To review recent theories regarding the aetiology and pathophysiology of benign paroxysmal positional vertigo (BPPV), including its epidemiology, clinical presentation, diagnosis, and differential diagnosis.
Relevant studies were identified by searching MEDLINE from 1966 - March, 1997.
A total of 35 studies were selected on the basis of their relevance to Part I of this review.
The findings and results of relevant studies and their subsequent theories and conclusions are discussed and compiled into a general overview of BPPV.
Results of data synthesis:
BPPV is considered the most common cause of vertigo of peripheral origin. A potential causal association has been observed with numerous apparent aetiological factors, all of which may lead to peripheral vestibular trauma. Findings of densities within the posterior semi-circular canal have given rise to the most recent theories regarding the pathophysiology for BPPV, canalithiasis and cupulolithiasis.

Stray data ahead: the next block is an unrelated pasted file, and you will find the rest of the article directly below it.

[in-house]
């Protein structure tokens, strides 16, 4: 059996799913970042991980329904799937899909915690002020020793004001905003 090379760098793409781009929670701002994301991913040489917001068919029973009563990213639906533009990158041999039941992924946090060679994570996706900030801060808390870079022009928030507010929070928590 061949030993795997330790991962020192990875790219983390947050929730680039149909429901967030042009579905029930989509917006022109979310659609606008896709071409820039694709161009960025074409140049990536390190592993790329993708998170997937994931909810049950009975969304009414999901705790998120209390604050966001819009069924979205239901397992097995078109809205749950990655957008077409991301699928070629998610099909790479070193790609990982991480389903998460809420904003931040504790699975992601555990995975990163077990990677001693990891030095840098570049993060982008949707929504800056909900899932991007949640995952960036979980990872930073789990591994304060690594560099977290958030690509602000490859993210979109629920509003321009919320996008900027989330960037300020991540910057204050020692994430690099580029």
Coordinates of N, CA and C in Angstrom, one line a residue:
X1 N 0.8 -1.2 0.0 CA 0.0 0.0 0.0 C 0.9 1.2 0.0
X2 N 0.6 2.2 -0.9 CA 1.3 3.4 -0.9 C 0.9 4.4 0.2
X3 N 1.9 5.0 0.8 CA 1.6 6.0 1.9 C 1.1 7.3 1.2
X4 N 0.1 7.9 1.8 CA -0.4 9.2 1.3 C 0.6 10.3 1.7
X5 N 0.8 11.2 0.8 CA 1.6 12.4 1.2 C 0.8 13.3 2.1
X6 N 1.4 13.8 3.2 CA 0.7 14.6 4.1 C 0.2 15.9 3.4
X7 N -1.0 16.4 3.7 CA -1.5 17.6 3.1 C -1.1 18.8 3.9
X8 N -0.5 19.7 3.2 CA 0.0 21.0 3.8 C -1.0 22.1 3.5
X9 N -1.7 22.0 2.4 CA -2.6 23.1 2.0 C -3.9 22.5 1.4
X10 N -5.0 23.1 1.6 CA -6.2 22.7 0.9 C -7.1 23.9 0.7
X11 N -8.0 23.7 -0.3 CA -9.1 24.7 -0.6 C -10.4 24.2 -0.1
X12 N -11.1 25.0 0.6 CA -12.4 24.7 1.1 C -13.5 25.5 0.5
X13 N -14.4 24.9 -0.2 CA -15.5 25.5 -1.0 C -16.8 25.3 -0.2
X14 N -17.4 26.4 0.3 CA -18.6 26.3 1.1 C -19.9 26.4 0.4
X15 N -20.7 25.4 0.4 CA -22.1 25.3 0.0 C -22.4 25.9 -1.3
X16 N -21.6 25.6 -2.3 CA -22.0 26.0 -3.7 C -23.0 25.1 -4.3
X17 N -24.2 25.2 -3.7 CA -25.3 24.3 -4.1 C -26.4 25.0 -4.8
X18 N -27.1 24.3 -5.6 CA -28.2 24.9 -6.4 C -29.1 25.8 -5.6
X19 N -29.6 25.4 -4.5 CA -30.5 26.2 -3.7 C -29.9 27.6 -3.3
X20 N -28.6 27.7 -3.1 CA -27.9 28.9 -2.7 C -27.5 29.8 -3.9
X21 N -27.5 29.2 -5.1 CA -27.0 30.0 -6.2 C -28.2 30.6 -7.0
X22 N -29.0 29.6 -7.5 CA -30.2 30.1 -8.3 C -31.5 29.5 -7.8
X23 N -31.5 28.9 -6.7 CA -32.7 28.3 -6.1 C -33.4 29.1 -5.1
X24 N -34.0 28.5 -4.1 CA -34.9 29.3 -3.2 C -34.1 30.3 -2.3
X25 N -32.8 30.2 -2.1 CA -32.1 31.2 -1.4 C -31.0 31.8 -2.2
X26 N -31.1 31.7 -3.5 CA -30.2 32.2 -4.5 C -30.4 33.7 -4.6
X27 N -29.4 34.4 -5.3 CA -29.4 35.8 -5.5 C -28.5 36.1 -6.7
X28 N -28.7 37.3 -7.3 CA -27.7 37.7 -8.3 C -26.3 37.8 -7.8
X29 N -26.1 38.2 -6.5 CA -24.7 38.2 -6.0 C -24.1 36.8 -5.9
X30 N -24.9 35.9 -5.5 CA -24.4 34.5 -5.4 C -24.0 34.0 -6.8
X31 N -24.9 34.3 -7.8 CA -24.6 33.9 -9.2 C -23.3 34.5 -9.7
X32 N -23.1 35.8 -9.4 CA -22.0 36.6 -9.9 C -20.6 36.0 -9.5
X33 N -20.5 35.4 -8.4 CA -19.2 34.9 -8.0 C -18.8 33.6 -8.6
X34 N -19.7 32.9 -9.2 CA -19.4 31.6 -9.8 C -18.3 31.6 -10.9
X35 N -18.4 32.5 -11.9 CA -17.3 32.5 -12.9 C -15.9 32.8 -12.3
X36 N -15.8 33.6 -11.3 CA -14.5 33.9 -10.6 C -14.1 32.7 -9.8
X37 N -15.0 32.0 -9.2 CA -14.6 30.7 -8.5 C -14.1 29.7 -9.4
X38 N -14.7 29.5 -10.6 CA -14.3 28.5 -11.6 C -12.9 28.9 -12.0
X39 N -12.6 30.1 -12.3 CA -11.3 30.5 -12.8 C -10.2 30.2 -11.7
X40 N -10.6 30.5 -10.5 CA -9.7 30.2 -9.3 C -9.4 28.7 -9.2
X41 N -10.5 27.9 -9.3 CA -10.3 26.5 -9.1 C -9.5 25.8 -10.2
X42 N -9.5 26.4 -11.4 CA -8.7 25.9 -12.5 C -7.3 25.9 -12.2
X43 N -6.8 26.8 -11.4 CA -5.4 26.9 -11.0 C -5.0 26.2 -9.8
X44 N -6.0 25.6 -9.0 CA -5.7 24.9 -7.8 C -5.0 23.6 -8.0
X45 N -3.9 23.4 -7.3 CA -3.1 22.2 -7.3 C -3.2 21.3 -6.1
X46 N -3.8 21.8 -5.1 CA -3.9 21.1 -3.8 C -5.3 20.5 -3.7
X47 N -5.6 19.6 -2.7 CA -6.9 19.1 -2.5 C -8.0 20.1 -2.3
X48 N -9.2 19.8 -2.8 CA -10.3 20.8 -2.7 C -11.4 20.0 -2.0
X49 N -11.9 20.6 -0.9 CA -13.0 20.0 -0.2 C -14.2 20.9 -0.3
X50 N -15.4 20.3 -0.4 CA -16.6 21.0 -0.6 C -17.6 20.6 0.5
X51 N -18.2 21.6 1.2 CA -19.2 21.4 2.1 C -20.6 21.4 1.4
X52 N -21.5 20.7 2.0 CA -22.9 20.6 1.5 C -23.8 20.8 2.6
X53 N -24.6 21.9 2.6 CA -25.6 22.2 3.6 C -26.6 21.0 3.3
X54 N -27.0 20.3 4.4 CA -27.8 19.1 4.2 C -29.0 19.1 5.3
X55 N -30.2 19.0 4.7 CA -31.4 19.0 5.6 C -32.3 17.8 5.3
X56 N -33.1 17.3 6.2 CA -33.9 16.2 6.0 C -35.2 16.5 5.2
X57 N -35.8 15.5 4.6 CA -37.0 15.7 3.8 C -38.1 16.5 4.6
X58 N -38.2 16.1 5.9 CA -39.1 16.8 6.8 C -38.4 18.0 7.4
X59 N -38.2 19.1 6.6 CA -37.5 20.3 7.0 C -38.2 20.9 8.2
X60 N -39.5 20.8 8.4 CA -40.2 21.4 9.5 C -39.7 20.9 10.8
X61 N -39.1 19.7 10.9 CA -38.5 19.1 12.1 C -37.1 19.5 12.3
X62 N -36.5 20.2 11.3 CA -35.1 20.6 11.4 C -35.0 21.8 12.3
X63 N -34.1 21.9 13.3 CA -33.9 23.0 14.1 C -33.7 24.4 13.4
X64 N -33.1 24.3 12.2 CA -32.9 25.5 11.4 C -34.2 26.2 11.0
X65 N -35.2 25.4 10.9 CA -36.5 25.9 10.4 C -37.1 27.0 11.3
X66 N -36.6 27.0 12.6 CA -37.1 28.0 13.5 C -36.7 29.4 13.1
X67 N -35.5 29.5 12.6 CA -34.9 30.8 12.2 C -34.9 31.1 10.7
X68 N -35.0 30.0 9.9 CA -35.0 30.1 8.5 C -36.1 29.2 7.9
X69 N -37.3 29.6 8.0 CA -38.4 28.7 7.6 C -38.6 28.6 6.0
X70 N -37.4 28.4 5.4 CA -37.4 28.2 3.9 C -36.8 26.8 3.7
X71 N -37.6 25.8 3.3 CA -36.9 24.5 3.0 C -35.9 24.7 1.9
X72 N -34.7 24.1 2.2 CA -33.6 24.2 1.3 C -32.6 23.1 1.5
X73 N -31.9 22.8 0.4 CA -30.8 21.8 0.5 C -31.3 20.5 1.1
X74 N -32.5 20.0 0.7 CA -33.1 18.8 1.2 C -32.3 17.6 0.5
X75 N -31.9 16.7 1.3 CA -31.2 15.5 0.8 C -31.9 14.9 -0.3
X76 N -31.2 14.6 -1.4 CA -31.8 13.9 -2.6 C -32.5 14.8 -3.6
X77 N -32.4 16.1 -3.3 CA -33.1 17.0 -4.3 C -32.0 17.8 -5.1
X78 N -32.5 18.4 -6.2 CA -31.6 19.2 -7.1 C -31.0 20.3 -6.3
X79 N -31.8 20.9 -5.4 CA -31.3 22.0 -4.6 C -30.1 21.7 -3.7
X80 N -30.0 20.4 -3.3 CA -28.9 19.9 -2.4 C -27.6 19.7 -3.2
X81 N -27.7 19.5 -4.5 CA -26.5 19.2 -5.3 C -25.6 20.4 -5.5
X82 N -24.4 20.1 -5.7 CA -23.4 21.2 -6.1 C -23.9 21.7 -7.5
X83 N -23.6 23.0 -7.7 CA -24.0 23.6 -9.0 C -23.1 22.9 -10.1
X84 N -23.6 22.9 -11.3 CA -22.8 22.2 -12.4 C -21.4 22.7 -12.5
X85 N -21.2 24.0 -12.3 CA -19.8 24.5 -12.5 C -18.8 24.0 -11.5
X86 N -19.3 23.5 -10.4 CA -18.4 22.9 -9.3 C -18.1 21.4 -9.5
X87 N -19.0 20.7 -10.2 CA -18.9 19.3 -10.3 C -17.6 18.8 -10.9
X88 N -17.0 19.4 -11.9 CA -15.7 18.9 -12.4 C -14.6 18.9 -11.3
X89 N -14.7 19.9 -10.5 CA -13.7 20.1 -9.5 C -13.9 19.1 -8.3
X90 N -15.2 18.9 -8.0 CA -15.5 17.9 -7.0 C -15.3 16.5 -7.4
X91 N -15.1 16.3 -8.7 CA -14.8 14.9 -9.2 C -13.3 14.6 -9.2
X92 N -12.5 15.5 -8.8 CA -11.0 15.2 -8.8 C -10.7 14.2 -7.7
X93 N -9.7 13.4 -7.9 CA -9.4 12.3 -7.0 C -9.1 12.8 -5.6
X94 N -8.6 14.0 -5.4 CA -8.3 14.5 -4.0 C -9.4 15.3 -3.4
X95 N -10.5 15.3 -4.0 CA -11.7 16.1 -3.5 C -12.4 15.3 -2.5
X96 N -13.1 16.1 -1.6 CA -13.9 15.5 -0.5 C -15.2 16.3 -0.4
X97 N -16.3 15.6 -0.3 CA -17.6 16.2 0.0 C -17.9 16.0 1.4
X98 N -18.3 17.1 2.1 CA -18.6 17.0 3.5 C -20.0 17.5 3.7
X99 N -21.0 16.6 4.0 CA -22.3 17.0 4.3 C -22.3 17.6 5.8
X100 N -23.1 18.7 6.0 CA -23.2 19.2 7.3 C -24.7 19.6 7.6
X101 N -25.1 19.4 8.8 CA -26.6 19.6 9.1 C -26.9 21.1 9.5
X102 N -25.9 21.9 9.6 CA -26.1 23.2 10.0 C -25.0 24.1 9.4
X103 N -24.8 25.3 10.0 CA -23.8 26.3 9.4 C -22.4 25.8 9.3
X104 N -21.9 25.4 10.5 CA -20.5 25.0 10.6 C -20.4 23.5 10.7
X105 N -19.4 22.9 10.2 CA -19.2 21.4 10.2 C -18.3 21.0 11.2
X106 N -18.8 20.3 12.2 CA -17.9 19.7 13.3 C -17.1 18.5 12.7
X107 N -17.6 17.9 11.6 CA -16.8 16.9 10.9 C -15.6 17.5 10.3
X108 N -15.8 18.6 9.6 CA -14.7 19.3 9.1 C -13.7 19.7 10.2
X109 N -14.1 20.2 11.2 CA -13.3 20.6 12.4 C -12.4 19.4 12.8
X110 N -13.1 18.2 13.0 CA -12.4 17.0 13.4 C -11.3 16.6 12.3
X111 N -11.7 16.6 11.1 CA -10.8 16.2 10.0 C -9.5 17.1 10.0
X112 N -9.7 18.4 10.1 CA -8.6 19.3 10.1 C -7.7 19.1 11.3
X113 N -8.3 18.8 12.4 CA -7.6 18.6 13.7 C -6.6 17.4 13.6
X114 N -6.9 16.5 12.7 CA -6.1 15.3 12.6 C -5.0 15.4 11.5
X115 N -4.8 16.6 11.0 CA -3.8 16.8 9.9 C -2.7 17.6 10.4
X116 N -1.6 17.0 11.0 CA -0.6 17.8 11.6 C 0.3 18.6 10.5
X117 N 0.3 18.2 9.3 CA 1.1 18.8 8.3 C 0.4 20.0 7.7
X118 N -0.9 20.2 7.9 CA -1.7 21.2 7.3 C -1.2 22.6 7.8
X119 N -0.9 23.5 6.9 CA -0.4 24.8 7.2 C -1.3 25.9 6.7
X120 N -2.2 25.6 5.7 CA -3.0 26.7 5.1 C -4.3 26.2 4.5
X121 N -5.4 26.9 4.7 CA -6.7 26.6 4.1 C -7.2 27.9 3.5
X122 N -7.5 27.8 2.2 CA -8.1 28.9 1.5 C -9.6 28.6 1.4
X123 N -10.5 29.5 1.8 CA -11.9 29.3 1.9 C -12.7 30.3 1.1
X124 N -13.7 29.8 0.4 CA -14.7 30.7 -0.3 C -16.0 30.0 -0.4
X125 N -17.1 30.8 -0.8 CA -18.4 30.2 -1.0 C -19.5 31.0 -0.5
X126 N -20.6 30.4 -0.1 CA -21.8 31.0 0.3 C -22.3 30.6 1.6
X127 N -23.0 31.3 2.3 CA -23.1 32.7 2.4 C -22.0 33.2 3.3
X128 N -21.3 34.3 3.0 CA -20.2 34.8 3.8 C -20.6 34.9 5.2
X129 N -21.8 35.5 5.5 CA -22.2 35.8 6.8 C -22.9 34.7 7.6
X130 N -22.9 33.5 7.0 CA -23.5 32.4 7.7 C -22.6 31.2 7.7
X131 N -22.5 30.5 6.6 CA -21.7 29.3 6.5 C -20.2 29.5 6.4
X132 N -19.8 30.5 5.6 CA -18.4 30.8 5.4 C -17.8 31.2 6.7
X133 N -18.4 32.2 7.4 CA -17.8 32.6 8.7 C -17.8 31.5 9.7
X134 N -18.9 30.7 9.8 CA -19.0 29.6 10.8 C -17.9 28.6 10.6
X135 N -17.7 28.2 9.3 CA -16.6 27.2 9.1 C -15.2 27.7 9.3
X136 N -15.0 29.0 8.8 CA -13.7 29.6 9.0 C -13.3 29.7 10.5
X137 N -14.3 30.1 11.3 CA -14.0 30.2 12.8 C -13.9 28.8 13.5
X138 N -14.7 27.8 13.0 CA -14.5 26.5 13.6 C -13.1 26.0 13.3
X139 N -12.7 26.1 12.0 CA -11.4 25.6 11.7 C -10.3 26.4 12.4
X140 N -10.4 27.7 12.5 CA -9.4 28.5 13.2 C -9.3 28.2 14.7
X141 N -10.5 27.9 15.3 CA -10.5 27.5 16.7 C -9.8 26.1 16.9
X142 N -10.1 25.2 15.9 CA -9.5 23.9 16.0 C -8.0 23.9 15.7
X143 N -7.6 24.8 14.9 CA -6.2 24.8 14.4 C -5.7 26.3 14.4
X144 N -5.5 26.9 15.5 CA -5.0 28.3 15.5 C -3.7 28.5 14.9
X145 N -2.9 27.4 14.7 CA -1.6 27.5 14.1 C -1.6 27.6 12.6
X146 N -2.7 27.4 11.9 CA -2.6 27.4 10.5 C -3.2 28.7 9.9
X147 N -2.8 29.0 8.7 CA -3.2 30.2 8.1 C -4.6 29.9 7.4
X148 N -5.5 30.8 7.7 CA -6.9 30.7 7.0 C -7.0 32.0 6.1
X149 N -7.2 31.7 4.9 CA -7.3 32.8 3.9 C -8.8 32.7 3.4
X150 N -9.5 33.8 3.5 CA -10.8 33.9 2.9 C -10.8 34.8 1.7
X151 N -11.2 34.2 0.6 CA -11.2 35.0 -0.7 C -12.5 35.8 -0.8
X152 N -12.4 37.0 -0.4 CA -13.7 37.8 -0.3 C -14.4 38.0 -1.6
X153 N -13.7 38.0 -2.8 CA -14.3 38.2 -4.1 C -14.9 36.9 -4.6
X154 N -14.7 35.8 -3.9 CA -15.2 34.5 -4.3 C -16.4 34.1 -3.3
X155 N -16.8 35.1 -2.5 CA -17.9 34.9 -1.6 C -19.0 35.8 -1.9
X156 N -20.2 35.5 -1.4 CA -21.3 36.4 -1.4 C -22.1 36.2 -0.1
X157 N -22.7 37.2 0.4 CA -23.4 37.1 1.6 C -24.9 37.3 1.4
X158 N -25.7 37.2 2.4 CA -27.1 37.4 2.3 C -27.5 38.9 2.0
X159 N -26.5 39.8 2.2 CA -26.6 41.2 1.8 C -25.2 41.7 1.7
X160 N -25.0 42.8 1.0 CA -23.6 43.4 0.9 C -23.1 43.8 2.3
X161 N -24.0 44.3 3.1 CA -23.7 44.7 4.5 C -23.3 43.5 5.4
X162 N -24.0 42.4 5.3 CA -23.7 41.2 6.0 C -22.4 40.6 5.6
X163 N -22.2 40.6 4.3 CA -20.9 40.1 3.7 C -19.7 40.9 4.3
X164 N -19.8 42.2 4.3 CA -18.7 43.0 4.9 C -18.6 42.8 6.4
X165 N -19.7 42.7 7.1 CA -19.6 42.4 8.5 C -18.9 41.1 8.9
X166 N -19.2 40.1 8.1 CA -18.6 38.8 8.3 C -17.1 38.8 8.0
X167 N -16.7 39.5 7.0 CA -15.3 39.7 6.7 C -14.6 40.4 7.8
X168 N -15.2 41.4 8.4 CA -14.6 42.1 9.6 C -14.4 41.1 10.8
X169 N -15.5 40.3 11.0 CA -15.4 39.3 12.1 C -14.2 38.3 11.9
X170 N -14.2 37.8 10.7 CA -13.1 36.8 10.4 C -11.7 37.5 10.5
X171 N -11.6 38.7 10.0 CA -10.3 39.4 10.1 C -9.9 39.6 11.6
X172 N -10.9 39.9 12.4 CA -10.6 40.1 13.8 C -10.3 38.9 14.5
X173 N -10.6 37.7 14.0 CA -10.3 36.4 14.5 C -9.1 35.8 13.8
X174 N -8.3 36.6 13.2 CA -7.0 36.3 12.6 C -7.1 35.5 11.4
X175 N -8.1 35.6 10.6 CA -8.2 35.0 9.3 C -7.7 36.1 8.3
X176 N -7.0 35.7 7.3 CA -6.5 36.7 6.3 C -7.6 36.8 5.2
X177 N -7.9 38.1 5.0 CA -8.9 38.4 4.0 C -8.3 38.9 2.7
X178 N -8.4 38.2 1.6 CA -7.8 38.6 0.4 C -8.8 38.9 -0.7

BPPV is a multiaetiological peripheral vestibular disease whose underlying cause remains an enigma. The existing evidence supports two recent pathophysiological theories, cupulolithiasis and canalithiasis. Two conditions of special concern to the chiropractor, vertebrobasilar insufficiency and cervicogenic vertigo, closely ressemble BPPV, and can be differentiated by certain identifying features. BPPV may be diagnosed clinically, after ruling out conditions in which vertigo is a central feature. A review of the treatment for BPPV, focusing on recent physical treatments will be discussed in Part II of this paper.
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